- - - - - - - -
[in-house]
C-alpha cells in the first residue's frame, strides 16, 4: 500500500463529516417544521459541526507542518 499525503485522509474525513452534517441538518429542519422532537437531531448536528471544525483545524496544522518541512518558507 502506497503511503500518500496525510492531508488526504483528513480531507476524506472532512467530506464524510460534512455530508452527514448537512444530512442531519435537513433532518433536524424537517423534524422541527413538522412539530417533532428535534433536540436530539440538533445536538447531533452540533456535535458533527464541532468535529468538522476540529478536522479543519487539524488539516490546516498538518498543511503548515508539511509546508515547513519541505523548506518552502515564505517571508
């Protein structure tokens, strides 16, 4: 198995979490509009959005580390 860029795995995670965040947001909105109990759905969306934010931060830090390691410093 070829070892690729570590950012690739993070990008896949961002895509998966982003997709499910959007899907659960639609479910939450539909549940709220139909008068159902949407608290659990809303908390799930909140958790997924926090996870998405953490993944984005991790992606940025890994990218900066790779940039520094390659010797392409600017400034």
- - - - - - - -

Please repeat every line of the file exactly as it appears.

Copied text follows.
[in-house]
C-alpha cells in the first residue's frame, strides 16, 4: 500500500463529516417544521459541526507542518 499525503485522509474525513452534517441538518429542519422532537437531531448536528471544525483545524496544522518541512518558507 502506497503511503500518500496525510492531508488526504483528513480531507476524506472532512467530506464524510460534512455530508452527514448537512444530512442531519435537513433532518433536524424537517423534524422541527413538522412539530417533532428535534433536540436530539440538533445536538447531533452540533456535535458533527464541532468535529468538522476540529478536522479543519487539524488539516490546516498538518498543511503548515508539511509546508515547513519541505523548506518552502515564505517571508
């Protein structure tokens, strides 16, 4: 198995979490509009959005580390 860029795995995670965040947001909105109990759905969306934010931060830090390691410093 070829070892690729570590950012690739993070990008896949961002895509998966982003997709499910959007899907659960639609479910939450539909549940709220139909008068159902949407608290659990809303908390799930909140958790997924926090996870998405953490993944984005991790992606940025890994990218900066790779940039520094390659010797392409600017400034």